This Women’s History Month we’re taking a moment to highlight some historic firsts for American women. Learn how these women fought their way into the world of law and paved the way for future generations of female attorneys. We’re inspired by the courage and tenacity of the women profiled below, and their stories help us remember why we do this work: to build toward “firsts” of our own, together! (Courtesy of Law Preview, Emily Mermell)
Charlotte E. Ray (1850-1911)
Charlotte E. Ray was born in New York City in 1850. After graduating from college in 1869, Ray became a teacher at Howard University.
Charlotte Ray graduated from the Howard University School of Law on February 27, 1872, and was admitted to the District of Columbia Bar on March 2, 1872, making her the first black female attorney in the United States. She was also admitted as the first black female to practice in the Supreme Court of the District of Columbia on April 23, 1872. Ray eventually stopped practicing because she was unable to maintain a steady client flow due to racial and sexist prejudice.
- First African-American female lawyer in the United States
- First female admitted to the District of Columbia Bar
- First female admitted to practice before the Supreme Court of the District of Columbia
Jane Bolin (1908-2007)
Jane Bolin was born in Poughkeepsie, New York in 1908. At 16, she enrolled at Wellesley College where she was one of only two black freshmen. Bolin graduated in the top 20 of her class in 1928.
Although Bolin was strongly discouraged from applying to Yale Law School due to her race, she was admitted and graduated in 1931 as the first black woman to receive a law degree from Yale.
On July 22, 1939, Mayor of New York City, Fiorello La Guardia, appointed Bolin as a judge making Bolin the first black woman to serve as a judge in the United States. Bolin proceeded to be the only black female judge in the country for twenty years.
- First African-American woman to graduate from Yale Law School
- First African-American woman to serve as a judge in the United States
Constance Baker Motley (1921-2005)
Constance Baker Motley was born in 1921 in New Haven, Connecticut. Baker was inspired to attend law school after hearing a speech by Yale Law School graduate George Crawford, a civil rights attorney for the New Haven Branch of the NAACP.
Motley attended New York University in 1943 and received her law degree from Columbia Law School in 1946. During Baker’s second year of law school, future U.S. Supreme Court Associate Justice, Thurgood Marshall, hired her as a law clerk.
In 1950, Motley wrote the original complaint in the case of Brown v. Board of Education. She was also the first African-American woman to argue a case before the U.S. Supreme Court (Meredith v. Fair). Motley was successful in nine of the ten cases she argued before the Supreme Court.
Motley became the NAACP Legal Defense and Educational Fund’s (LDF) first female attorney. Motley went on to become Associate Counsel to the LDF, making her a lead attorney in many significant civil rights cases.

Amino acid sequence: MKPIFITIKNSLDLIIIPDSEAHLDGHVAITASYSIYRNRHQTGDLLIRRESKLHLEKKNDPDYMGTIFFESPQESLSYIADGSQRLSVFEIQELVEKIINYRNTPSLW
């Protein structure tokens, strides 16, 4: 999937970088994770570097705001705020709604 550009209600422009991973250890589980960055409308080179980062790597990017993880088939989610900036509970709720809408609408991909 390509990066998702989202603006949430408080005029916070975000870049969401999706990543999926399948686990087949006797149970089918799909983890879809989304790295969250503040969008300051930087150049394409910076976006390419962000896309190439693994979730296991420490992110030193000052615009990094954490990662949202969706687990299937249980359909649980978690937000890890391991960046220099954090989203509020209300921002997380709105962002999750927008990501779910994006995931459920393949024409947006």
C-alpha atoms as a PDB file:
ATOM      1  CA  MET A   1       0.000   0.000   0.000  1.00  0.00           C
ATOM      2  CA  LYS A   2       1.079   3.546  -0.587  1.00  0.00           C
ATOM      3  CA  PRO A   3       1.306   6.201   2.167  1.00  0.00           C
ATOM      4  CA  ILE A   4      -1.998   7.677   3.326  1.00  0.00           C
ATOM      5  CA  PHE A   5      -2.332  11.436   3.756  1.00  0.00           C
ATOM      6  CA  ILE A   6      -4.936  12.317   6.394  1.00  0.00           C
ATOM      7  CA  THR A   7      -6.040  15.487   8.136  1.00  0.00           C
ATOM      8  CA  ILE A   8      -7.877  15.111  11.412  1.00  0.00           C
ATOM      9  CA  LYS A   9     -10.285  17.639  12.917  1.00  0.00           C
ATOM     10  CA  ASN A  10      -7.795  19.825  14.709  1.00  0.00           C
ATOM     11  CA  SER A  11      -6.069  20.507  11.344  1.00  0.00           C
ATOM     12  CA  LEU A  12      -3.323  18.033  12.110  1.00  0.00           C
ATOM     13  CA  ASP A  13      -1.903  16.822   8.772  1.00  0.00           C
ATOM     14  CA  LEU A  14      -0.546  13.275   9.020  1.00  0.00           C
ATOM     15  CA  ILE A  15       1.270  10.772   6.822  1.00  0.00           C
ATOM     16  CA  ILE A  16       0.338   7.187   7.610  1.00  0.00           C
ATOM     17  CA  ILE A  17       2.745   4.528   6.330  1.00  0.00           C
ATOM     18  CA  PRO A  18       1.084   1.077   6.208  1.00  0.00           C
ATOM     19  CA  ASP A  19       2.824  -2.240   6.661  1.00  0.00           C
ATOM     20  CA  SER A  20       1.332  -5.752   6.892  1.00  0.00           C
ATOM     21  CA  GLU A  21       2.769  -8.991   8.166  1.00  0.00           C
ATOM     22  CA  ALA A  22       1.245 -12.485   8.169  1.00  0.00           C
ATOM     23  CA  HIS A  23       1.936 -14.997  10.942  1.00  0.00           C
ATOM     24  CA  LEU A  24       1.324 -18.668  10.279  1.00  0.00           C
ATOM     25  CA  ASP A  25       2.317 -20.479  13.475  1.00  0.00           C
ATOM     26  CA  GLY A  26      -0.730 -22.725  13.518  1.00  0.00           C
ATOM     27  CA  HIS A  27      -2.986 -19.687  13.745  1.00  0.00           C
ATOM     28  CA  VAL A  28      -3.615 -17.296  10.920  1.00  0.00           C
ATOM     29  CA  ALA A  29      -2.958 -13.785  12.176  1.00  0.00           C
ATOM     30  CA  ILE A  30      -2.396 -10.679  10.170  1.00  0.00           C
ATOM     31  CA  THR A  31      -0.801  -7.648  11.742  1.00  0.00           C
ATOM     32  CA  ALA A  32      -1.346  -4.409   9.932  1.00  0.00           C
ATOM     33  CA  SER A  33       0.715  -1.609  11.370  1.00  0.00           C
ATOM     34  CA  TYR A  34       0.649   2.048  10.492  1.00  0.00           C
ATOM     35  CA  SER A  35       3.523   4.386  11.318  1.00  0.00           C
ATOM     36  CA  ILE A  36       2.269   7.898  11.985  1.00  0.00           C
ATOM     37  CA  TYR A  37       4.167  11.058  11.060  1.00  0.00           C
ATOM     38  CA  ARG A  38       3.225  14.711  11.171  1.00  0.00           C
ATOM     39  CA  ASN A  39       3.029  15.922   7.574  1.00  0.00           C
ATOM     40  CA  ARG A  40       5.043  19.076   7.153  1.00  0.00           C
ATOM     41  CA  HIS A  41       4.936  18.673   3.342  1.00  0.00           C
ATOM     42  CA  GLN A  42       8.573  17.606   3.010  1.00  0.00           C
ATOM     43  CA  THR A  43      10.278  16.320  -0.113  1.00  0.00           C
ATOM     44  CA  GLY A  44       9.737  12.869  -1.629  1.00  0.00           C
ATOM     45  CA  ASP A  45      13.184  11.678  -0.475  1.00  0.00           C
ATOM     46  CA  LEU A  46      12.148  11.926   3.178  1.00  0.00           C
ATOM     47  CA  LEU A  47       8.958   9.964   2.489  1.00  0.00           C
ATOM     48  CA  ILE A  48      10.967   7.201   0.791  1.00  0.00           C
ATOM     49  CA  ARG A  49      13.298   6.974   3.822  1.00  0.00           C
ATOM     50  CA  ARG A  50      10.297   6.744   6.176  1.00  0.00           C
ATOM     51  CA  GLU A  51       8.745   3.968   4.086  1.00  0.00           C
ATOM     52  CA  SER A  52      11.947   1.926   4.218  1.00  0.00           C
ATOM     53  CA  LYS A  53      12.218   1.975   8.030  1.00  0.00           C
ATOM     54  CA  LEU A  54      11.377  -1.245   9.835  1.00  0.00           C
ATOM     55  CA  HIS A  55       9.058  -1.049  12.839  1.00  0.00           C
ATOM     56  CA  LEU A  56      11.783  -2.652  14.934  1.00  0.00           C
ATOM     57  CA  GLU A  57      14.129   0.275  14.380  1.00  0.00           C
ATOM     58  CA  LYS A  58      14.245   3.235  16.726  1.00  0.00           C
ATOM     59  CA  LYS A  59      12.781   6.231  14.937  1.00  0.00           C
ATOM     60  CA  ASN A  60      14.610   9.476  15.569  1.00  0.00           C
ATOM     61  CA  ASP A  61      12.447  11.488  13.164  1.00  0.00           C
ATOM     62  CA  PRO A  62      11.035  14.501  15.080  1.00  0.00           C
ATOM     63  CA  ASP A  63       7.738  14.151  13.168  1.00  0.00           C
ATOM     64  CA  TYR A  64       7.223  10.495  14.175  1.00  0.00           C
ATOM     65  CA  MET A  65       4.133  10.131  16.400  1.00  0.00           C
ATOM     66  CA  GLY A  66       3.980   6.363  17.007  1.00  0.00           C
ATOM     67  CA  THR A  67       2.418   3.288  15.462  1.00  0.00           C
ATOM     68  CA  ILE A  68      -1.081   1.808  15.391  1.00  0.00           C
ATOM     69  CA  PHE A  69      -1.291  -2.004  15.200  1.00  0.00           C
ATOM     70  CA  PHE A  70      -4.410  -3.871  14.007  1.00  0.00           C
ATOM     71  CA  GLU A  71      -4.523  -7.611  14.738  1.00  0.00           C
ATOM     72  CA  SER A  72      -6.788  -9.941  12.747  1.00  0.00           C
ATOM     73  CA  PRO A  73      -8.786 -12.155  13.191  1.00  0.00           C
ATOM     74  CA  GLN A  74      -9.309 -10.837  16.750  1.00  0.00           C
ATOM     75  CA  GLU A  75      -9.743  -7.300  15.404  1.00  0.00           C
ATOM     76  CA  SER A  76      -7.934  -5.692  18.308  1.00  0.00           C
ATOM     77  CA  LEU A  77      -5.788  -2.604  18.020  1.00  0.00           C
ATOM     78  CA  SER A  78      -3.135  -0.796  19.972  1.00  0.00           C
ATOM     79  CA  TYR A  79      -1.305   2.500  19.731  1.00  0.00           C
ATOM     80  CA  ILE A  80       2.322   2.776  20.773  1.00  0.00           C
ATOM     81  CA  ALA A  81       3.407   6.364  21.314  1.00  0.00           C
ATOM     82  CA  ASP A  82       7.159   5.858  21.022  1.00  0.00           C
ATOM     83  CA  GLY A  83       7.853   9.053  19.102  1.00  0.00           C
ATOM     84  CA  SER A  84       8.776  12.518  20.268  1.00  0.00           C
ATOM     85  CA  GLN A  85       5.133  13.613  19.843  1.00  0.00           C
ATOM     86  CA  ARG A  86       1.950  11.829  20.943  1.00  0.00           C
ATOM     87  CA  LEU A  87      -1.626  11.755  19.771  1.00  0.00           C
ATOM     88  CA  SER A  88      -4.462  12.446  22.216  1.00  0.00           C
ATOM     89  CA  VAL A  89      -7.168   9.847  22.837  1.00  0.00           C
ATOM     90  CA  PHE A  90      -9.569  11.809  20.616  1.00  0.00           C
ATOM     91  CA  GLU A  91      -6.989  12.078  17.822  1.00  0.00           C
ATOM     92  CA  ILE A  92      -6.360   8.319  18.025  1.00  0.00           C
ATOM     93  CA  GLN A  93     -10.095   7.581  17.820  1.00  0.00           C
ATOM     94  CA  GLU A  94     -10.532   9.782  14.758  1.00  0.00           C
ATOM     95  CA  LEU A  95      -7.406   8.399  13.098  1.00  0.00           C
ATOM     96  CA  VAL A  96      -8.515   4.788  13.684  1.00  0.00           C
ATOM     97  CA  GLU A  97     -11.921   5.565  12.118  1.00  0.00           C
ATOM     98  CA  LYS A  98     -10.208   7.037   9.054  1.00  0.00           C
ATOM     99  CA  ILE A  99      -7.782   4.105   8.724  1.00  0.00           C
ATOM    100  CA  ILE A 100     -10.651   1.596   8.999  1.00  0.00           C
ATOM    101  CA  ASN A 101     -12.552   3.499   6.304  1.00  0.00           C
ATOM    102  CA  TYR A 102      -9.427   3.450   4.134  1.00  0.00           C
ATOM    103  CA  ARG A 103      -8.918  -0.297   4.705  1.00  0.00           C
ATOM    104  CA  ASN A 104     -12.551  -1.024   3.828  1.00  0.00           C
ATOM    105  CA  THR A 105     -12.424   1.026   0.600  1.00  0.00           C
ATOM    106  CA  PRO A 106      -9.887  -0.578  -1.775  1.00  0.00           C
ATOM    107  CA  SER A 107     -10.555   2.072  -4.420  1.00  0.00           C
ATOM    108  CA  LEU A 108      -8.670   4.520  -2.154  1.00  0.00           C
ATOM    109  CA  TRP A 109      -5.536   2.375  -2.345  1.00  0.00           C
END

Motley was elected to the New York State Senate in 1964, making her the first African-American woman to sit in the State Senate.
- First African-American woman appointed to the federal judiciary
- NAACP Legal Defense and Educational Fund’s first female attorney
- First African-American woman to argue a case before the Supreme Court
- First African-American woman to sit in the State Senate
Ruth Bader Ginsburg (1933- )
“My mother told me to be a lady. And for her, that meant be your own person, be independent.” ― Ruth Bader Ginsburg
Ruth Bader Ginsburg was born in 1933, in Brooklyn, New York. After Ginsburg’s mother was not permitted to go to college, she felt strongly about Ginsburg continuing her education. Ginsburg graduated from Cornell University in 1954 as the highest-ranking female in her class.
After having a child in 1955, Ginsburg decided to enroll in law school and attended Harvard University where there were only nine women in her class. While attending Harvard, Ginsburg was invited to a dinner with her fellow female classmates and the Dean of Harvard Law where he asked the women, “Why are you at Harvard Law School, taking the place of a man?”
She was nominated as an Associate Justice for the Supreme Court of the United States by President Bill Clinton. Ginsburg was the second female justice on the SCOTUS and the first Jewish female justice.
Today, Ginsburg is 86 years old and has beaten both pancreatic and colon cancer. She is currently the oldest justice on the SCOTUS and has no plans to retire any time soon.
- First woman to serve on the editorial staff of the Harvard Law Review
- First woman to be hired with tenure at Columbia University School of Law
- First Jewish woman to serve on the Supreme Court
First Supreme Court justice to officiate at a same-sex marriage ceremony